A new report shows job losses in the Midwest are higher than the national average due to the region’s industrial composition. Report co-author Nicole Smith, at the Georgetown University Center on Education and the Workforce, says Iowa is doing “okay” compared to the rest of the Midwest, but it but could be doing better.
“Iowa is in better shape than many of the other Midwestern states because it has managed to diversify a little bit,” Smith says. “Manufacturing jobs are still 14% of (gross domestic product) but the unemployment rate is high.”
State labor officials say Iowa’s jobless rate in August was 6.1%, well below the national unemployment rate of 9.1%.
Smith says there are three fields that top the list of what the region’s employment needs will be when the recession ends. “The types of jobs that will most likely be created, and we’re already seeing signs of it, are in health care and in professional and business services, like legal services, accounting.”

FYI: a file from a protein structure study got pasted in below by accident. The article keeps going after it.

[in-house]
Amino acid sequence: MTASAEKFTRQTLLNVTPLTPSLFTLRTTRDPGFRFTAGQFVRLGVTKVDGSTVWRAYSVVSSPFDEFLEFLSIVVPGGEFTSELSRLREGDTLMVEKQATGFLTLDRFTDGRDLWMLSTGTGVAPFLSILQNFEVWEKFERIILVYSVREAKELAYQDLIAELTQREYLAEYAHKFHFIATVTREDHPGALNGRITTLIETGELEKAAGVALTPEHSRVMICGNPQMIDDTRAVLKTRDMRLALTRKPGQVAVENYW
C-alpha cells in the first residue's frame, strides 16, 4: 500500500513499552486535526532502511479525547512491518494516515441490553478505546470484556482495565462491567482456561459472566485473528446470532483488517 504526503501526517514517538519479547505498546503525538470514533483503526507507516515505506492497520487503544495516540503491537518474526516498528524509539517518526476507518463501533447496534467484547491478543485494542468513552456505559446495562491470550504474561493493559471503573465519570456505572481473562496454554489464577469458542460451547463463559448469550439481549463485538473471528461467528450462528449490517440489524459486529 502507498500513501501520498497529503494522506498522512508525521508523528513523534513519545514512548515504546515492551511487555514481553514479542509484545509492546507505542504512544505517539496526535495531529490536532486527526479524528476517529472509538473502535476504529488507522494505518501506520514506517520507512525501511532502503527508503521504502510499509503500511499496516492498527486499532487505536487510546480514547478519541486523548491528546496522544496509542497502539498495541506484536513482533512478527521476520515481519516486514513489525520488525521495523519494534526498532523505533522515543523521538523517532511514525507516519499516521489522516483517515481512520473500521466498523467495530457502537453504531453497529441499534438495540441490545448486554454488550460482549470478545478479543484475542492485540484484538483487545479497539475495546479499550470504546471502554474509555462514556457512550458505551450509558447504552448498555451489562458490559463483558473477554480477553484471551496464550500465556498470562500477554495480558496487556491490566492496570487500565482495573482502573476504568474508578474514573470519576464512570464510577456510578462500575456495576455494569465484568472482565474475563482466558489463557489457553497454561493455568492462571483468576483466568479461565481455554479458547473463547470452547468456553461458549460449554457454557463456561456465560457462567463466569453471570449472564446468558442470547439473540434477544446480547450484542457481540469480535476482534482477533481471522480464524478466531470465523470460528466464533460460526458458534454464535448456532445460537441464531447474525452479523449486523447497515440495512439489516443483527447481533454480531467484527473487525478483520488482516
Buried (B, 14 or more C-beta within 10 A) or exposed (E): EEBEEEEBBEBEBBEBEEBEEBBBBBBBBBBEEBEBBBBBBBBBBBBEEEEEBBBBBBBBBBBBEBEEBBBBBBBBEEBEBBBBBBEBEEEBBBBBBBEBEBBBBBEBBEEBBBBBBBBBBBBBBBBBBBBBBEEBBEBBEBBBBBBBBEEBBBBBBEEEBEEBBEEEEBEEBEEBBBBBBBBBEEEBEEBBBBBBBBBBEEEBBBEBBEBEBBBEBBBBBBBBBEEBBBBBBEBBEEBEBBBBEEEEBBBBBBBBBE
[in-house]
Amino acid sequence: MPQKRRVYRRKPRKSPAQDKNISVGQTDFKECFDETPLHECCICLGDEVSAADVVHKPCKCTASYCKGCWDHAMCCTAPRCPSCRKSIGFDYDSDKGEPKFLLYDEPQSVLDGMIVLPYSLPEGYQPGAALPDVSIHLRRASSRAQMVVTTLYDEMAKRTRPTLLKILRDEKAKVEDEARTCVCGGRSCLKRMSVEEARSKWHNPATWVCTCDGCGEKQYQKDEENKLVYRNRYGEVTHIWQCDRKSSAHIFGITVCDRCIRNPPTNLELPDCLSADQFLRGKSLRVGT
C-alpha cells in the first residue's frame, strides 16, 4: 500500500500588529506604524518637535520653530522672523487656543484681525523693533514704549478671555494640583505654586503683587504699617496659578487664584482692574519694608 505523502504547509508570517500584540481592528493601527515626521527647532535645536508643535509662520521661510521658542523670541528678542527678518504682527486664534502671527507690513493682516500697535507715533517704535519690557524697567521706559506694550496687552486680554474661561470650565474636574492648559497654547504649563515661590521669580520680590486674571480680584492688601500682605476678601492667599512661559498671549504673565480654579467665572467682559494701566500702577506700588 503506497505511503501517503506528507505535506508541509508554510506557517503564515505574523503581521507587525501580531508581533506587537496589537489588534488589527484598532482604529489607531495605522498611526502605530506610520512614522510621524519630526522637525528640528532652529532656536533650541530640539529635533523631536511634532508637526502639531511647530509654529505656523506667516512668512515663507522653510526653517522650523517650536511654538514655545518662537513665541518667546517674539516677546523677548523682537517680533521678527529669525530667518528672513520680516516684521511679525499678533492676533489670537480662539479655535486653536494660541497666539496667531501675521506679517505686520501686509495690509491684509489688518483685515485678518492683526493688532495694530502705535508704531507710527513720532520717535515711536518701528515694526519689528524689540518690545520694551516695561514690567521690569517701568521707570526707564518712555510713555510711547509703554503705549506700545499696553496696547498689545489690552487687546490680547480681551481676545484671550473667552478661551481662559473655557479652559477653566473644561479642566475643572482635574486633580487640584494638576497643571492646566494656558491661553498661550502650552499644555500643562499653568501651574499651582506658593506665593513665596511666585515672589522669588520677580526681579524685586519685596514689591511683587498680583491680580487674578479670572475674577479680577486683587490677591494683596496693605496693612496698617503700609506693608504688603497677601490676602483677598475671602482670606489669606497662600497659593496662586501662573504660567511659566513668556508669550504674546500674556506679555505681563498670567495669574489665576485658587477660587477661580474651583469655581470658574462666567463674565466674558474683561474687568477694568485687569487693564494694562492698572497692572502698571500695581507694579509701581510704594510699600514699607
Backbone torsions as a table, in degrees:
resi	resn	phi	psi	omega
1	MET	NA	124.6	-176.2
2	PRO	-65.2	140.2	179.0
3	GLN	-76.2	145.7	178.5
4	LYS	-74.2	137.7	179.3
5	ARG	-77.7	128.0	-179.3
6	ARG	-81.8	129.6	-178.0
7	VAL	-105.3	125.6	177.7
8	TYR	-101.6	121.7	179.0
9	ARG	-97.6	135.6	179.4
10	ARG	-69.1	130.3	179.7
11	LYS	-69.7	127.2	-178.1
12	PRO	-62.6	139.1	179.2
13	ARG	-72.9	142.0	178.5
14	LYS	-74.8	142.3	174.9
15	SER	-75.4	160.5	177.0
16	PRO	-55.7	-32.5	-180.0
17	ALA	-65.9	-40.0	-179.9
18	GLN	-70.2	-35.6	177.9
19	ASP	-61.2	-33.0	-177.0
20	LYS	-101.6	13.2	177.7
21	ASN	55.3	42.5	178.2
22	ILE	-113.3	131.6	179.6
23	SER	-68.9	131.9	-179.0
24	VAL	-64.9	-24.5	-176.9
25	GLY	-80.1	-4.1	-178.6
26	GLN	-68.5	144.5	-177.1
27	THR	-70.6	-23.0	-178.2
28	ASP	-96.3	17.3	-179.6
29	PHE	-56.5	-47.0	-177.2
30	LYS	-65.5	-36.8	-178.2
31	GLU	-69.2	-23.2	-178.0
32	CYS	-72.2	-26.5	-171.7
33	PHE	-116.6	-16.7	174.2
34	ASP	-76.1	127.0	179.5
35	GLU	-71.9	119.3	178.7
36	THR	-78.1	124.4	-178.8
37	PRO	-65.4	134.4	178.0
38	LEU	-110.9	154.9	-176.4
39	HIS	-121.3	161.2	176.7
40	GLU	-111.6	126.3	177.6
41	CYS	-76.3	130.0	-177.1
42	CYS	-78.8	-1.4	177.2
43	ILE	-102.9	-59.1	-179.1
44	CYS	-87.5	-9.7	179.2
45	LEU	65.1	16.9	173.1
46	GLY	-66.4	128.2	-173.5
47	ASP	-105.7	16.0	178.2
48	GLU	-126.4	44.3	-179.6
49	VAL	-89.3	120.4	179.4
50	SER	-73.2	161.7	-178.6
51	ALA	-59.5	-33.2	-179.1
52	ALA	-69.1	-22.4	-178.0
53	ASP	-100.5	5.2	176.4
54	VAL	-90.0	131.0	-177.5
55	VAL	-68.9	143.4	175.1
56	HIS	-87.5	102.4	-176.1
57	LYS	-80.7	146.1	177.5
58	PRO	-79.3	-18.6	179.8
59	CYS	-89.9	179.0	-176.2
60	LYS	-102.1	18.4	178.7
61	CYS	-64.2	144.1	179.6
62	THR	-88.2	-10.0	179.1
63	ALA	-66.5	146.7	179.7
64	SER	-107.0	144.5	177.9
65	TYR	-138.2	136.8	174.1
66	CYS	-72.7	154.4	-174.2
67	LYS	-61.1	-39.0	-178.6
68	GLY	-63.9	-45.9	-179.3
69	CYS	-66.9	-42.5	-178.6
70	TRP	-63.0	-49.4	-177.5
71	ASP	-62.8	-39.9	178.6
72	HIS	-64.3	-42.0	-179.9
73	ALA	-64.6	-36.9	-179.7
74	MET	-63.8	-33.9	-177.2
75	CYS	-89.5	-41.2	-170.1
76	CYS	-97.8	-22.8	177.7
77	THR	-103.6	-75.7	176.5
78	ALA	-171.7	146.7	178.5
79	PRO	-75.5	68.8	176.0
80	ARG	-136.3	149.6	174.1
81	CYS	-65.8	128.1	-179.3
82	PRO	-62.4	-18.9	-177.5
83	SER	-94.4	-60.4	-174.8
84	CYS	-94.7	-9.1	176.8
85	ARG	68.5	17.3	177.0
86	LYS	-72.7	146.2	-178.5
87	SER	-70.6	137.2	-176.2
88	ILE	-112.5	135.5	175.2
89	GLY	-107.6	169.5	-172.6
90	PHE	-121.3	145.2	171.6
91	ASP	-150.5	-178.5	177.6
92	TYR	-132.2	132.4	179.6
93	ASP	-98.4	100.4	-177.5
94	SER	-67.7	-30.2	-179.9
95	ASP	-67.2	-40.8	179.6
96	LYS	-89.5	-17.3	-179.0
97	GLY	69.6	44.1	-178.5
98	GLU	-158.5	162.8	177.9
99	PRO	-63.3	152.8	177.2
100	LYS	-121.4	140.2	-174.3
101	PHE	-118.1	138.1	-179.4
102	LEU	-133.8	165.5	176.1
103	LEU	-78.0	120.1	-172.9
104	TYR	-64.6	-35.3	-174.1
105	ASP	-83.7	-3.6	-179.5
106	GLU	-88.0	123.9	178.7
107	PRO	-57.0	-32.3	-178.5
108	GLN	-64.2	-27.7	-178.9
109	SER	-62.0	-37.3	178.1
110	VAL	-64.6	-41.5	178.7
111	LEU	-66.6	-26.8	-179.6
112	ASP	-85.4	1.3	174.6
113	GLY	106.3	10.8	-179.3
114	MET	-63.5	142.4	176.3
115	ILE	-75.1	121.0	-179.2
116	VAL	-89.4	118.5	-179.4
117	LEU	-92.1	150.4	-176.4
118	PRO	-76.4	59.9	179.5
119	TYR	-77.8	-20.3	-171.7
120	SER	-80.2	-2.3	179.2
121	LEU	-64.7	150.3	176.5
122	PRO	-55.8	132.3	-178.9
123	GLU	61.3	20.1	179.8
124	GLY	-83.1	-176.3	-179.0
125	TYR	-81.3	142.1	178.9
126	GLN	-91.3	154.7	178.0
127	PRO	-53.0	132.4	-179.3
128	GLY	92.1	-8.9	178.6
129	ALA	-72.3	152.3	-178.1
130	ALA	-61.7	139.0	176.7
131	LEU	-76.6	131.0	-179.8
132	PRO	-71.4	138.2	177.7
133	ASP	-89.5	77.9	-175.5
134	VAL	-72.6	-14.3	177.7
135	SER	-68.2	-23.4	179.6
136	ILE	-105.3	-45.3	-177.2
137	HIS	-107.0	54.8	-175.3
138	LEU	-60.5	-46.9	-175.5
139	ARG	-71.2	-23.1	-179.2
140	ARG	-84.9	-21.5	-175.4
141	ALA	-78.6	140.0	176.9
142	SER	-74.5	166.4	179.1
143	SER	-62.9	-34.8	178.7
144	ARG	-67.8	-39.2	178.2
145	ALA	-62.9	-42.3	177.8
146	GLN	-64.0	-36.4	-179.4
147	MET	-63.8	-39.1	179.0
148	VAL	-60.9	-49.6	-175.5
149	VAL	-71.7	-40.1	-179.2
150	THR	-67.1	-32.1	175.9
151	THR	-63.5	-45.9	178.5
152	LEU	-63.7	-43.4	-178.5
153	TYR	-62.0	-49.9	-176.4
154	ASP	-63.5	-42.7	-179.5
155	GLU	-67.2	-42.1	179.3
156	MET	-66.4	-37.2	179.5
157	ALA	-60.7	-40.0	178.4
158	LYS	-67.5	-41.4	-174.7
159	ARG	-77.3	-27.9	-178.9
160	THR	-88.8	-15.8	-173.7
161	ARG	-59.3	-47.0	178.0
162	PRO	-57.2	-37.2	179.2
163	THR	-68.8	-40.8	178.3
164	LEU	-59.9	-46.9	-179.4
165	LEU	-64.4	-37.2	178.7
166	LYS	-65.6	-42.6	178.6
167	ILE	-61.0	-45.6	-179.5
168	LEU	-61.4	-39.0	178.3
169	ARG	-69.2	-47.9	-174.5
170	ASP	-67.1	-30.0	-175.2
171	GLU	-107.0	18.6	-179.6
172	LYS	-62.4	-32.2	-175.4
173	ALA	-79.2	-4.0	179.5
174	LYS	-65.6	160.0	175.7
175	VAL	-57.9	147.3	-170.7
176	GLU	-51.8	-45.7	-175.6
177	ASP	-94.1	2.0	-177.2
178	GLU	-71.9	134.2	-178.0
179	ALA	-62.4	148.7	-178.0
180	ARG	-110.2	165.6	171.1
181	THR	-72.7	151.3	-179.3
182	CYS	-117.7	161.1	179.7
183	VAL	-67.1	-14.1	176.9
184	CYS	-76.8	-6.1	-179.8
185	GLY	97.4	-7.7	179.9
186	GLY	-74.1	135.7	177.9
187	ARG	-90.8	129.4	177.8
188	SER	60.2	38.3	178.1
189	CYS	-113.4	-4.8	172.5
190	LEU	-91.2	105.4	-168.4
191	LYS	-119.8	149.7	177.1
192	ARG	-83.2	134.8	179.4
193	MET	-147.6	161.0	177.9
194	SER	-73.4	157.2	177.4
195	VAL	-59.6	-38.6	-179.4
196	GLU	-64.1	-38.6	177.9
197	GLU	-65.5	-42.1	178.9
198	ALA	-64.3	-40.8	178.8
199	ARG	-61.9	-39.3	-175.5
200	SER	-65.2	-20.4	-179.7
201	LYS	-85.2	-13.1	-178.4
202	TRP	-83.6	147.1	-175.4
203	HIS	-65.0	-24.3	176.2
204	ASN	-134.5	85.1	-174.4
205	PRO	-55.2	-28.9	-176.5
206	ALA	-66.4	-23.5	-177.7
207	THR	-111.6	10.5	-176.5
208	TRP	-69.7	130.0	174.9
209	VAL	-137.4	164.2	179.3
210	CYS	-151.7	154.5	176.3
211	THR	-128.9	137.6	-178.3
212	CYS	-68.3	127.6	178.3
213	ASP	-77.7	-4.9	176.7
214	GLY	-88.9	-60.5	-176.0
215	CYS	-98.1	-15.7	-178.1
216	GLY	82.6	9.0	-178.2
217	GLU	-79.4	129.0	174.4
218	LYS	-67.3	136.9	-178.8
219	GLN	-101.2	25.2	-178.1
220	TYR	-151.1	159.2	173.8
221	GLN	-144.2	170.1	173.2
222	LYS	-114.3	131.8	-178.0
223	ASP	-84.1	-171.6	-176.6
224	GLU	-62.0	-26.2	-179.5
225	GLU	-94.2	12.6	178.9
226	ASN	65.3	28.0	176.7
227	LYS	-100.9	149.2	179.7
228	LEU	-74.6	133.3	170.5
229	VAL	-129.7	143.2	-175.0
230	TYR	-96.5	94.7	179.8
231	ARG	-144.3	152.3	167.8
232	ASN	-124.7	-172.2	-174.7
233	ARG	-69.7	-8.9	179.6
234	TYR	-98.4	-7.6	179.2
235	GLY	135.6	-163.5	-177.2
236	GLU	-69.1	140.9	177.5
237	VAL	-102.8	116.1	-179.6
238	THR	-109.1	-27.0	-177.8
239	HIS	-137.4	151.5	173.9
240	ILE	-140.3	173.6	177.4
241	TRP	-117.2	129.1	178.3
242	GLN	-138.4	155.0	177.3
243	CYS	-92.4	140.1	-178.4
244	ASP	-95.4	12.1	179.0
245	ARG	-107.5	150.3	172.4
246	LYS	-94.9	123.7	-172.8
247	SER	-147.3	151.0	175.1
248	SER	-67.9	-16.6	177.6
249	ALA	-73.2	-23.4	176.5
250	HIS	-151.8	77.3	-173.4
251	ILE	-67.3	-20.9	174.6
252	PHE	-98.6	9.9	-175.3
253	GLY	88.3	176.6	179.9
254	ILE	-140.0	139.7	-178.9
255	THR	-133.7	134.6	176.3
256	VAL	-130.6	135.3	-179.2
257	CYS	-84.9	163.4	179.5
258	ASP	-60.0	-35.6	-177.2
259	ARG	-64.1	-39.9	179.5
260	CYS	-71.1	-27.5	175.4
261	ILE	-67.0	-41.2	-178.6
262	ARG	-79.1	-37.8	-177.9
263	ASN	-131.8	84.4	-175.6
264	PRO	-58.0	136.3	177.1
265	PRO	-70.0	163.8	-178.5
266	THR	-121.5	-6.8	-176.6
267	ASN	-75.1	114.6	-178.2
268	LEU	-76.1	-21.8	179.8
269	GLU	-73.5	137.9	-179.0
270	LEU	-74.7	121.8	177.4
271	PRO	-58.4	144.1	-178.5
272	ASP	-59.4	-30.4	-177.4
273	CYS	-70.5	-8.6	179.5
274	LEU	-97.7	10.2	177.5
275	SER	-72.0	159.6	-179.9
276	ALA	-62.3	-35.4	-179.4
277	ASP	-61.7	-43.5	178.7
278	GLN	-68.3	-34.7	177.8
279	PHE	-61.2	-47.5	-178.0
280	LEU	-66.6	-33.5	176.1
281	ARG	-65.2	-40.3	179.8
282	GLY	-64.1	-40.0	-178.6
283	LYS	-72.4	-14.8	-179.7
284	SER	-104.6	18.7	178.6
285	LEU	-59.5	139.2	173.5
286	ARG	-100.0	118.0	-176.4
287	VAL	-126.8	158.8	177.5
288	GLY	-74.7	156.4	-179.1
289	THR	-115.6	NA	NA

Smith says the other field is computers and technology. She says she’s impressed with the number of Iowans who have post-secondary education. That’s important as we look beyond the recession, she says, because people will need more education and training to find good positions.
“The Midwest is fortunate in that sense,” Smith says. “There’s lots of skilled people. Many of the states are observing post-secondary jobs that are above the national average, so we know if you have postsecondary education and training, you will get the type of wage and salary that you deserve.” Smith says 20% of the job openings in the country will be here in the heartland.
“A substantial amount of jobs are going to be right in the Midwest,” she says. “We forecast between 2008 and ’18, that there’ll be 46-million job openings and 10.2-million of those will be in the Midwest region.” Smith says those Iowans who are interested in going back to school, or for those looking at starting a career, to seriously look at health care, information and financial services and computers.